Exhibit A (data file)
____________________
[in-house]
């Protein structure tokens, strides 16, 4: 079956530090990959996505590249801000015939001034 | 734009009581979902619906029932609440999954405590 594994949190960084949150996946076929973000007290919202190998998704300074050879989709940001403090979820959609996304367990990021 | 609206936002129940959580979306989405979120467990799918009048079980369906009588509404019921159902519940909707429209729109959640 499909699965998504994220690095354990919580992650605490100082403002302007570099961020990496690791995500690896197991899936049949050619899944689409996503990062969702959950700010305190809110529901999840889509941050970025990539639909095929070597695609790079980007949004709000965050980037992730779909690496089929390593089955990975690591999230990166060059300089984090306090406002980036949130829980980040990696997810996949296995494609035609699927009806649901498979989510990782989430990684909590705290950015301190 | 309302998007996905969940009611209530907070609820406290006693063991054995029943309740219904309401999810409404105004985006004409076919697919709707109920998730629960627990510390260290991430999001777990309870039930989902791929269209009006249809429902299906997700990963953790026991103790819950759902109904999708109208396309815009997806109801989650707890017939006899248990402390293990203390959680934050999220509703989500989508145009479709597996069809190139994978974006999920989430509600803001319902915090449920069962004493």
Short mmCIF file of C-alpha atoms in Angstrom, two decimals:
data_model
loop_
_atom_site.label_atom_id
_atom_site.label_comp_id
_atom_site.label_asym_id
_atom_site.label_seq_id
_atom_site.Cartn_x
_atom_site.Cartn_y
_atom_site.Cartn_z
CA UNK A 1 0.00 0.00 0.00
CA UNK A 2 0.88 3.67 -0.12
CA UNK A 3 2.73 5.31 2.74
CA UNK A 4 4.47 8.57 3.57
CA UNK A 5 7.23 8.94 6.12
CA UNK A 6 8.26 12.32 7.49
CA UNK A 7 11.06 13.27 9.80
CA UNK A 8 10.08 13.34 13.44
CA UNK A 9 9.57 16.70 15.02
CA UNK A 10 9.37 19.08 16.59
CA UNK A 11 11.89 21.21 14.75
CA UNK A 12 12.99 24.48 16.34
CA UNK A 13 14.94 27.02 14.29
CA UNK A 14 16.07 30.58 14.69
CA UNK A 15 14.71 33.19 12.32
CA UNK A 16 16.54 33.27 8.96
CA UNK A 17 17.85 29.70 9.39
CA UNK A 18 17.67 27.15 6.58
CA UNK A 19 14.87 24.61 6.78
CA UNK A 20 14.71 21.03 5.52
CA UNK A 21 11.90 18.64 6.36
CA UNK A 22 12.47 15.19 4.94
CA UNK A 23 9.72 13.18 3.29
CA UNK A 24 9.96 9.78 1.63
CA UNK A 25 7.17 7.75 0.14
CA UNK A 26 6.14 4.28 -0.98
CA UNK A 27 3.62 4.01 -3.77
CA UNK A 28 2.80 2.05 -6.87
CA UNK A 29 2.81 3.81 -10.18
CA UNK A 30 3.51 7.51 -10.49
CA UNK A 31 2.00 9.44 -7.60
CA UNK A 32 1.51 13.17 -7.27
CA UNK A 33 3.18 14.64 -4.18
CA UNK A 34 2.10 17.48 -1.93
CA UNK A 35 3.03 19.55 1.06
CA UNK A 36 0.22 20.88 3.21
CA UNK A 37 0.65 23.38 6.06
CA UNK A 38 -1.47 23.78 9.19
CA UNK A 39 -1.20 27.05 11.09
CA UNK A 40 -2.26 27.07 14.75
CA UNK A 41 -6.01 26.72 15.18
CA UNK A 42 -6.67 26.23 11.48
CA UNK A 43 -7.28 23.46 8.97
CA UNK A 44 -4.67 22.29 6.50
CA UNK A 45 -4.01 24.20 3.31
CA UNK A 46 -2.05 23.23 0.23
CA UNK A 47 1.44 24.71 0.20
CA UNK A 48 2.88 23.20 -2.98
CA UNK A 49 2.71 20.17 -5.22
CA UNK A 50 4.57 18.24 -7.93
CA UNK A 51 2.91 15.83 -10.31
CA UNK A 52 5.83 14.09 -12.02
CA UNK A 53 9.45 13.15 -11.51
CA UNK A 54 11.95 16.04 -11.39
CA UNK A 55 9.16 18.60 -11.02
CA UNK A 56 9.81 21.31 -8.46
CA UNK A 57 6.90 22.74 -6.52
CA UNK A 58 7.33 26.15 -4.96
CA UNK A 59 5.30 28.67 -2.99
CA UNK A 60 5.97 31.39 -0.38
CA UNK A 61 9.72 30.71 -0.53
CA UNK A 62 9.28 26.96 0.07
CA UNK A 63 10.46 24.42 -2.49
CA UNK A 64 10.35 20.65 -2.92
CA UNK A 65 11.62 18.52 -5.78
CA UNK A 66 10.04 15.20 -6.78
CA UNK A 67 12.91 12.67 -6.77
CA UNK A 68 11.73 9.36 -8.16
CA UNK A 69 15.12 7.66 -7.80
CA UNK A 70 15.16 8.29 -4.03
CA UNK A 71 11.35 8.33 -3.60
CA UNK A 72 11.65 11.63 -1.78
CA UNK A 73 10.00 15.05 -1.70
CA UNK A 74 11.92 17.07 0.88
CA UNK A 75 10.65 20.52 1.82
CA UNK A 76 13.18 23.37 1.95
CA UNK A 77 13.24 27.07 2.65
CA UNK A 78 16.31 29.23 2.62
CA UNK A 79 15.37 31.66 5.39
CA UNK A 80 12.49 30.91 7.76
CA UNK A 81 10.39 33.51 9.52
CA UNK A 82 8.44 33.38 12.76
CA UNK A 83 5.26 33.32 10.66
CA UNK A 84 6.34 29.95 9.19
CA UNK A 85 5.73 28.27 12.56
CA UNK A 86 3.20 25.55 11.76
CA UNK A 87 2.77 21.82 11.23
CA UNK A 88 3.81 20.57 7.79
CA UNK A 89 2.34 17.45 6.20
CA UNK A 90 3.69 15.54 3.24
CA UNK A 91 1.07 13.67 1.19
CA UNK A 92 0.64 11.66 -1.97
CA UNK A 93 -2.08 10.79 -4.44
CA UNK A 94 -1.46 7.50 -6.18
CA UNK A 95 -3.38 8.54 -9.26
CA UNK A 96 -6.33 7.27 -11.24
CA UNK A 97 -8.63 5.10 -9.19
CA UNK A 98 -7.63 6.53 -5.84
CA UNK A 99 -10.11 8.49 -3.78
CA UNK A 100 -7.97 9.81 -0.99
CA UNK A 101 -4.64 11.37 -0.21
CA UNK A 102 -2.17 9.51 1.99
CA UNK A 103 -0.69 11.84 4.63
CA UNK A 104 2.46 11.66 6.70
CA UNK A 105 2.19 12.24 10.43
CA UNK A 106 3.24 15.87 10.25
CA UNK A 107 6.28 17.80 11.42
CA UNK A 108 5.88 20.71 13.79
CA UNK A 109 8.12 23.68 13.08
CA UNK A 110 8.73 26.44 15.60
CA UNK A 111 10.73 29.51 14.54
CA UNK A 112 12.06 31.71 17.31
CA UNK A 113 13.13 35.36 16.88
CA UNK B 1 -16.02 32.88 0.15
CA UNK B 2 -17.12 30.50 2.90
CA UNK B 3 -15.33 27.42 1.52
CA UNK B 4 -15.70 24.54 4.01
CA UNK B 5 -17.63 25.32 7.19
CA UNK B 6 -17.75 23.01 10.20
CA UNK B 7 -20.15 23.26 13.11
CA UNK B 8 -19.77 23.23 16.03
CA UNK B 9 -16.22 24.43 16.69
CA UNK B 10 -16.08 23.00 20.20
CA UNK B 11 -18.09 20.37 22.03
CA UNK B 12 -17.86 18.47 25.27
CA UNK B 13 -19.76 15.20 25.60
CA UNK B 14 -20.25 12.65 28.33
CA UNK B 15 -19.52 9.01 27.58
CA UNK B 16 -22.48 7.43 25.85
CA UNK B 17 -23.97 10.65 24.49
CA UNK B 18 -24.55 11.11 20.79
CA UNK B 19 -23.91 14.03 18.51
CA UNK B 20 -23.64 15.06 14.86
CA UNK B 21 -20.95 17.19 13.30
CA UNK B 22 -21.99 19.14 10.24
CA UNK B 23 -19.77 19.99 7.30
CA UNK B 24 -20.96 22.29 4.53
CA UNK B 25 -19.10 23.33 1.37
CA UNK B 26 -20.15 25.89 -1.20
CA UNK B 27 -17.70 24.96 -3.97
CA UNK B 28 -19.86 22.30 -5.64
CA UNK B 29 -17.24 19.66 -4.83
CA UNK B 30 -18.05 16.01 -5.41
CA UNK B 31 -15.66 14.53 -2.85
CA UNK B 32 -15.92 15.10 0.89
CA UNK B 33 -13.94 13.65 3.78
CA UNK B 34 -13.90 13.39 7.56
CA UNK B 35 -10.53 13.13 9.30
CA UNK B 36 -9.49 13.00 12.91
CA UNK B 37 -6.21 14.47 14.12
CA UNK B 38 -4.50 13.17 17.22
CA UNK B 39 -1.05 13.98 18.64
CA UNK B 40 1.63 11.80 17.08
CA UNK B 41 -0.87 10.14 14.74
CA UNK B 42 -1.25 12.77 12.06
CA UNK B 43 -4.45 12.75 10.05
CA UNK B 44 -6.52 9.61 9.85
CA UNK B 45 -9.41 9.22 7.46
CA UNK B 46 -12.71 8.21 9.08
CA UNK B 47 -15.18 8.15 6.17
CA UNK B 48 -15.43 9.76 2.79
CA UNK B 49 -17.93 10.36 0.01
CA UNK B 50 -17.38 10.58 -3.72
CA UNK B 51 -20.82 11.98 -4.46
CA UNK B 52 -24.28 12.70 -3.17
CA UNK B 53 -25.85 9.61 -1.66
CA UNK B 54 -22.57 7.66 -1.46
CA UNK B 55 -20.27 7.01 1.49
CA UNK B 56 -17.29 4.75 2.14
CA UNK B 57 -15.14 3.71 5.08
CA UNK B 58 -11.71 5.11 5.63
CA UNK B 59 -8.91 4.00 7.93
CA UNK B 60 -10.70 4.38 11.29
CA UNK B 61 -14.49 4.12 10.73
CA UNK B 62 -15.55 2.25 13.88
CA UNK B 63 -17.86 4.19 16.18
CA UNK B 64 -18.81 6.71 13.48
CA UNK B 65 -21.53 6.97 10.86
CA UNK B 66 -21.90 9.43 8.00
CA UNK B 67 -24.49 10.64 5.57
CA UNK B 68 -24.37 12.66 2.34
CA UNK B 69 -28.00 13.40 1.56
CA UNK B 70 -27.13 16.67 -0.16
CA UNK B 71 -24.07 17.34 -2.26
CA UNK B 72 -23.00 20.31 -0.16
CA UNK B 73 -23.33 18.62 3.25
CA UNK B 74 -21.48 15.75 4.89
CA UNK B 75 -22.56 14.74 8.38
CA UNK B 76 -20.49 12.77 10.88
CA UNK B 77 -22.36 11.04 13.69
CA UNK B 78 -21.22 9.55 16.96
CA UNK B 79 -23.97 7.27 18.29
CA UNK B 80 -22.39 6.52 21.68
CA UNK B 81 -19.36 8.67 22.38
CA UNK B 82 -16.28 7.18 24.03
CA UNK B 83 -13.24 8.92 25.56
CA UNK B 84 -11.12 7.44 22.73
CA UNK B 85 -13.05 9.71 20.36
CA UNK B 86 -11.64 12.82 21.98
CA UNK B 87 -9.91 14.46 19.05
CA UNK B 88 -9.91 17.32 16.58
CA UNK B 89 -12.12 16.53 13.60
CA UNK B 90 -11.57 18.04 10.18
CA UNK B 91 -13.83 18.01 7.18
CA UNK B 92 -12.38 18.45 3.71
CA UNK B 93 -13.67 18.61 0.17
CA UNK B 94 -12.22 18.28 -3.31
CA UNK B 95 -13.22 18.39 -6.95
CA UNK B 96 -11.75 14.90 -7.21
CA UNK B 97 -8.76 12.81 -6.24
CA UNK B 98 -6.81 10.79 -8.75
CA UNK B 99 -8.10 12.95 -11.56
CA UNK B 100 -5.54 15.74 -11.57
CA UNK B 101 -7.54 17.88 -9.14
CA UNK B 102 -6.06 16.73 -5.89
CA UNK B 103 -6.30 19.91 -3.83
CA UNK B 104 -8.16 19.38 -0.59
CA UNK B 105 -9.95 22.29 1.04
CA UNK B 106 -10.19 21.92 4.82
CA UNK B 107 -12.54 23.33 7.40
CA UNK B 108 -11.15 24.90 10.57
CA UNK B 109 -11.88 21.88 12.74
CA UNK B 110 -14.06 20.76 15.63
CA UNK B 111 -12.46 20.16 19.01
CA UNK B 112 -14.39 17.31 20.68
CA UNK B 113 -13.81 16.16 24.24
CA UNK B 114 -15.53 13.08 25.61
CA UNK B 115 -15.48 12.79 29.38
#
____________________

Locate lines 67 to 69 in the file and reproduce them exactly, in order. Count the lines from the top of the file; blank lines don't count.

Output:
CA UNK A 55 9.16 18.60 -11.02
CA UNK A 56 9.81 21.31 -8.46
CA UNK A 57 6.90 22.74 -6.52